Pulaski County Council to Continue Researching Income Tax Reconfiguration

Pulaski County Council: back row: Mike Tiede, Kathi Thompson, Brian Young; front row: Scott Hinkle, Rudy DeSabatine, Jay Sullivan (not pictured: Ken Boswell)

The Pulaski County Council still hasn’t made any decisions about reconfiguring its local income taxes, but members did agree last week to keep thinking about some options. President Jay Sullivan reminded the rest of the council that the county will have to come up with additional revenue, since a special local income tax is scheduled to expire at the end of 2020.

Back in October, the council narrowly rejected a proposal that would have lowered the county’s income tax rate slightly, while allowing property taxes to increase on non-homestead property. A provision that would have raised the “levy freeze” portion of the local income tax – even though the overall rate would have gone down – was an area of concern. Council members also wanted to explore other options that would achieve similar results.

Sullivan added that financing for a potential courthouse renovation project will also have to be factored in. Council Member Ken Boswell felt that while it’s okay for members to research the options on their own, they need to be discussed with the entire council. “I think we can do a better job if we work together than we can working as individuals,” Boswell said.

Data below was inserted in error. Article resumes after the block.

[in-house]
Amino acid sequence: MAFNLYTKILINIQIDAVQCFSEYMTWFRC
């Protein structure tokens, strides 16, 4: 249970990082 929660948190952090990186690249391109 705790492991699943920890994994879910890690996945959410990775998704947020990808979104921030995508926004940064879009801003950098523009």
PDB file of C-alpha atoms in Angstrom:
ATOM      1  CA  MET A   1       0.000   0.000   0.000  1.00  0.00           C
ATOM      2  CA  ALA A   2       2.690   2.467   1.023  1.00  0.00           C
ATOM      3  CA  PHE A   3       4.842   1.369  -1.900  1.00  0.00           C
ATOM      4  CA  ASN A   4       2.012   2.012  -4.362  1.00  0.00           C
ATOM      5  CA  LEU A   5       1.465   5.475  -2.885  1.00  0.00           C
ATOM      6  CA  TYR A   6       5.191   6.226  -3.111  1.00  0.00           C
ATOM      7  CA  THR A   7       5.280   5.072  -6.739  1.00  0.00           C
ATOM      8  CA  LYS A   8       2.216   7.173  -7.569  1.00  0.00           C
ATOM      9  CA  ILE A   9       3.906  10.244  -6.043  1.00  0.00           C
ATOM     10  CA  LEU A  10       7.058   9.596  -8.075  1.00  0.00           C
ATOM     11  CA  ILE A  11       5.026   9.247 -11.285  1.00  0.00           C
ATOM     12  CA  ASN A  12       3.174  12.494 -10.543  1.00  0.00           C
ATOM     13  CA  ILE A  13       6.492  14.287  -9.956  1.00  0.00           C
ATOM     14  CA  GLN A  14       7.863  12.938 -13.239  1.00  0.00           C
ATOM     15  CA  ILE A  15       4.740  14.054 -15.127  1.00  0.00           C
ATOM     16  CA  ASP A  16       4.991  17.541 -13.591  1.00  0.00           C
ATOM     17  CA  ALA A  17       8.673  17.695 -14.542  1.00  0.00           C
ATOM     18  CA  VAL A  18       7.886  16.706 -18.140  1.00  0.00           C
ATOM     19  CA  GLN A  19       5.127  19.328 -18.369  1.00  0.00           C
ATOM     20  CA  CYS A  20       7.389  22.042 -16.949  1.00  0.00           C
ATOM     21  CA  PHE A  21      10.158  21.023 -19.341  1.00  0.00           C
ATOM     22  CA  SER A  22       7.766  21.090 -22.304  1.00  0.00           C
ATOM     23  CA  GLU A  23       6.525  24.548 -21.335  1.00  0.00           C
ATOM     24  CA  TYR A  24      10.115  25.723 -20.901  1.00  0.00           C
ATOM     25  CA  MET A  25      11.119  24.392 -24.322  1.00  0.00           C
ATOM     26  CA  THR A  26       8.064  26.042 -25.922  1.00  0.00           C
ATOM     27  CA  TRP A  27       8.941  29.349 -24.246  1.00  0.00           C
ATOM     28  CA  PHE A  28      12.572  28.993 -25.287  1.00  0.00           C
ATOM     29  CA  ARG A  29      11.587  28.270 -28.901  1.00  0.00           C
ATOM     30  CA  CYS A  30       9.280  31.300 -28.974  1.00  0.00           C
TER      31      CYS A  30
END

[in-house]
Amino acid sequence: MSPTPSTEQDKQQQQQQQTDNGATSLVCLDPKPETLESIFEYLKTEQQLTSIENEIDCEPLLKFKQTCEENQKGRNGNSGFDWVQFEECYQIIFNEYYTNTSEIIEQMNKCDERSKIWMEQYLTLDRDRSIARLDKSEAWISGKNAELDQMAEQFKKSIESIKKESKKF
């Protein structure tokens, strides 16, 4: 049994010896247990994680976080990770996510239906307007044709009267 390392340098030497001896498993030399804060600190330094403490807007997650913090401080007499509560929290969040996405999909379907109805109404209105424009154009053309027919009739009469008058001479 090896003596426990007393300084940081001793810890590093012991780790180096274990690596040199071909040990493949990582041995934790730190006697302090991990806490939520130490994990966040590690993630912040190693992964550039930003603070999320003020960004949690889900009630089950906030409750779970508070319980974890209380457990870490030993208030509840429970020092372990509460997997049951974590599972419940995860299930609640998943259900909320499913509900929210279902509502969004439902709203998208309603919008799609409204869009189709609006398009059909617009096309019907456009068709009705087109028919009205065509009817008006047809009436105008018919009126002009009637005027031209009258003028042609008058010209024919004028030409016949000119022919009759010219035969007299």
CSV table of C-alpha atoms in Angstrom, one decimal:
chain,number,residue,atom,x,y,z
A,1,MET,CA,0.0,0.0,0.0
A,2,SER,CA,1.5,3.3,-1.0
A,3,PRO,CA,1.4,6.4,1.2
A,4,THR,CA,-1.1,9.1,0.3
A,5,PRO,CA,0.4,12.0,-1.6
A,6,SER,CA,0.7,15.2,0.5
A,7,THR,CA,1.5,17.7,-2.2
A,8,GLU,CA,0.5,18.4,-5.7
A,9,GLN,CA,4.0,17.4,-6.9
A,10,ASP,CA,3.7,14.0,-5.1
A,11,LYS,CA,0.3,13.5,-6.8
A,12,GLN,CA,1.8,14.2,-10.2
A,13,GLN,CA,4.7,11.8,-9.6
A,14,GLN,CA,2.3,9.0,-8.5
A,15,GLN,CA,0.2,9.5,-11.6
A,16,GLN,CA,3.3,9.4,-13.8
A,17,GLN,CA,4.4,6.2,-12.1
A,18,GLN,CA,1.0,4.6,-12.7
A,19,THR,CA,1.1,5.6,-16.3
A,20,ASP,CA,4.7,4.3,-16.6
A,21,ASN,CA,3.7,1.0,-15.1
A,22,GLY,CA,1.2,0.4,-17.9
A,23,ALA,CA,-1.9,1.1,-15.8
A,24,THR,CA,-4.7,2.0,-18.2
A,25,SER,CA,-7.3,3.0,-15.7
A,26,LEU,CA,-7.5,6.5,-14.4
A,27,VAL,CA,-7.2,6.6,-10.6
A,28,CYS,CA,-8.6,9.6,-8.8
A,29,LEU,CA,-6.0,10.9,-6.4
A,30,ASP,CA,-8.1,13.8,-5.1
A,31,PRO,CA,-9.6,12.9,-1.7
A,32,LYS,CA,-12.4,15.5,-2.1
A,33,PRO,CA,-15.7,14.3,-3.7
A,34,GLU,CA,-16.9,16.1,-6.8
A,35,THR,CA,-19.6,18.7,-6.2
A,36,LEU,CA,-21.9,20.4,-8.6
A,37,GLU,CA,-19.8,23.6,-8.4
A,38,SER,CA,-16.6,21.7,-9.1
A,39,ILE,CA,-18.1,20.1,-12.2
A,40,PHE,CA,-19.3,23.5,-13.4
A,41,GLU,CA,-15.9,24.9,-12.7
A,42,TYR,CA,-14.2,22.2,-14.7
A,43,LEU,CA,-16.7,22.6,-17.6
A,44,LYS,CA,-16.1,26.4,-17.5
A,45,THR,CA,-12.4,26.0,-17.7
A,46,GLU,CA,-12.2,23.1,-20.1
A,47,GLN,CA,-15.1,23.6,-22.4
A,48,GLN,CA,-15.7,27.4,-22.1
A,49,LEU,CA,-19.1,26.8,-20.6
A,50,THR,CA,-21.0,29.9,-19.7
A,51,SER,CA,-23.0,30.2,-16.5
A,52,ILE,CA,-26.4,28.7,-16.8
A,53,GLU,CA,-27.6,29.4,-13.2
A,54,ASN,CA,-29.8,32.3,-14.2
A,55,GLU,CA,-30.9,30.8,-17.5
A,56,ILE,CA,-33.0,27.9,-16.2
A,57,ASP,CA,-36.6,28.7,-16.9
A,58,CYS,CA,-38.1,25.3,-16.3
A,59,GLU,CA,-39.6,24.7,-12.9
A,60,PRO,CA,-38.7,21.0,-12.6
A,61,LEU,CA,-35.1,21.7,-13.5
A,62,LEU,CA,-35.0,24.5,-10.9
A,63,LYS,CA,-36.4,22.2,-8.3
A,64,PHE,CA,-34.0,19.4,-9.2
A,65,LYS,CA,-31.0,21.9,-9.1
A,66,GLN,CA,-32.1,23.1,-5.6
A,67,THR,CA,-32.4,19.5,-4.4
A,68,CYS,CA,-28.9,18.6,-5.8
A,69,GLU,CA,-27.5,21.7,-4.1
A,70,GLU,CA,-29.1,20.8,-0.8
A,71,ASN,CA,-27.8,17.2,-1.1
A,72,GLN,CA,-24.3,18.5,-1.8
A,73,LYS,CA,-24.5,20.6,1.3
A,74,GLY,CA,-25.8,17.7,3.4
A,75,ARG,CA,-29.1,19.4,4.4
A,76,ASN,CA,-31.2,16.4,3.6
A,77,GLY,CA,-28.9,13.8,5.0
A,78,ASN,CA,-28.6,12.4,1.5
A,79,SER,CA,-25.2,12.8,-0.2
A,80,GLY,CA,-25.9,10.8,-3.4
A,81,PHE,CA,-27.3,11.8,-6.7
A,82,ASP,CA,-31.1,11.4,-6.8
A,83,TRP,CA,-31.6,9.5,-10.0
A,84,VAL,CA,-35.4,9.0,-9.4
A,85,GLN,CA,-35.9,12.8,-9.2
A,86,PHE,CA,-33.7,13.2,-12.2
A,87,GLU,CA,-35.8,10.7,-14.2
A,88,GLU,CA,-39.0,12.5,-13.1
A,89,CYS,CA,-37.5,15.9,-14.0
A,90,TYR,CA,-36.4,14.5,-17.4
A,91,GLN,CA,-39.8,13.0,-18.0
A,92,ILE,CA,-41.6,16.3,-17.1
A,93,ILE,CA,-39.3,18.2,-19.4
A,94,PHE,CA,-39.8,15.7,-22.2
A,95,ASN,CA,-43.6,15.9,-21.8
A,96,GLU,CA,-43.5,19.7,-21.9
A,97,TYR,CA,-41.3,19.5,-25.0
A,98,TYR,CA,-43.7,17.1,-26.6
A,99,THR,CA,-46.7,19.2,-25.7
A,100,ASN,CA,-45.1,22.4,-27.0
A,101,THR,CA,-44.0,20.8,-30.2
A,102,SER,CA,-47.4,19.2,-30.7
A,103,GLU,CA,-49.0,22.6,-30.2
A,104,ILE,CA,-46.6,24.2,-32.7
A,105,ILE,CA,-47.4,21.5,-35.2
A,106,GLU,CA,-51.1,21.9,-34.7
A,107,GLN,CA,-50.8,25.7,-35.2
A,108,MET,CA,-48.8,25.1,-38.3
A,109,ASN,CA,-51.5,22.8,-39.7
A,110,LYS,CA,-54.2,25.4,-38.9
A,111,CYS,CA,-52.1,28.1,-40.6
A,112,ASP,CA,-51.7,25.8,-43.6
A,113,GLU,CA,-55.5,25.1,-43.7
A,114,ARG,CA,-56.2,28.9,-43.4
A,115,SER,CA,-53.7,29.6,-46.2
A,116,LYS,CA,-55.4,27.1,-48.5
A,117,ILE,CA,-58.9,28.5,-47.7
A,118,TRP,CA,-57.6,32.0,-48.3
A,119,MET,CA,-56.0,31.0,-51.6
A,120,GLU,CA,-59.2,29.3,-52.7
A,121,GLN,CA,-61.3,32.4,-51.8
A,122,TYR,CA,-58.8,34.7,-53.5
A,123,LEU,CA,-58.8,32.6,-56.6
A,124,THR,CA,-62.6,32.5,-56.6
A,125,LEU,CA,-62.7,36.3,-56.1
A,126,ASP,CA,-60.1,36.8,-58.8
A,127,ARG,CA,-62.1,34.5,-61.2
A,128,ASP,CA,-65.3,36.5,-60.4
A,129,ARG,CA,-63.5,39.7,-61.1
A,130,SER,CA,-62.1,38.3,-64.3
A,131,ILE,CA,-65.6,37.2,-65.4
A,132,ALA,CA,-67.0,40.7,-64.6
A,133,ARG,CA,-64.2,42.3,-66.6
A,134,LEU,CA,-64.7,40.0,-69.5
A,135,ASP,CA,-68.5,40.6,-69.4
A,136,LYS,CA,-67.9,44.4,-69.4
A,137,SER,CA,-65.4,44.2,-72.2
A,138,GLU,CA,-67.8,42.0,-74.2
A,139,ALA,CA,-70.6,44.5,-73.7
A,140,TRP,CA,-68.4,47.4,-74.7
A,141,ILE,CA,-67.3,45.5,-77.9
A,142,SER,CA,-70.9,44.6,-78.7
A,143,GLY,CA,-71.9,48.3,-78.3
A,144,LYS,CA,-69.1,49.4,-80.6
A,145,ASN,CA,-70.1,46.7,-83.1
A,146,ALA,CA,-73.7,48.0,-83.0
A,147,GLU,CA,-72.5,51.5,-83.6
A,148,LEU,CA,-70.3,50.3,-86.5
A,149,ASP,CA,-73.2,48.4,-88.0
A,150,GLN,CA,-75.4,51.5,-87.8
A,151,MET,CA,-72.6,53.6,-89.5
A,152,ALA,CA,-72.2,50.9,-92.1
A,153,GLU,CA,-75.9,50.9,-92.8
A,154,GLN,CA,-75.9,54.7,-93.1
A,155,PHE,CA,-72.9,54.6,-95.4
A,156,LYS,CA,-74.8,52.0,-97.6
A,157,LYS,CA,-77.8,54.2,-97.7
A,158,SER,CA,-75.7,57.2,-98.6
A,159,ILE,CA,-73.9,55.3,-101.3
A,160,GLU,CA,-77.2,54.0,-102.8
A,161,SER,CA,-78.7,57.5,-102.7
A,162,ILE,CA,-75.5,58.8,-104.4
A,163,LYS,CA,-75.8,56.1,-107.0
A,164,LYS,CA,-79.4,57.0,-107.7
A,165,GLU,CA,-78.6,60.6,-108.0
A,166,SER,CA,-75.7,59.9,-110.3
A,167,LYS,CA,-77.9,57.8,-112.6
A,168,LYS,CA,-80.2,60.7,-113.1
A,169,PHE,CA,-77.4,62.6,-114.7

Council Member Kathi Thompson noted that the county already has a report from Peters Municipal Consultants that cost the county almost $40,000. Thompson wanted to amend the minutes from the October 21 special meeting when the previous proposal was rejected. She proposed some new language that she felt more accurately described the part of the meeting when other options were discussed.

“They would more appropriately read that, ‘A Pulaski County vendor, Darren Bates of Data Pit Stop, who works with 62 other counties in moving data from one software system to another, who had shared that with at least two council members and the auditor, perhaps three or four, and at some point, he was invited to attend a council meeting, where he, using a county computer, was allowed to upend the conversation taking place with a true financial consultant, one who was paid tens of thousands of dollars by this county, in order to sabotage the tax discussion,'” Thompson said.

Thompson’s proposed amendment to the minutes ended in a three-to-three tie. Council members went on to approve minutes from three other recent meetings. They plan to revisit the October 21 minutes in January.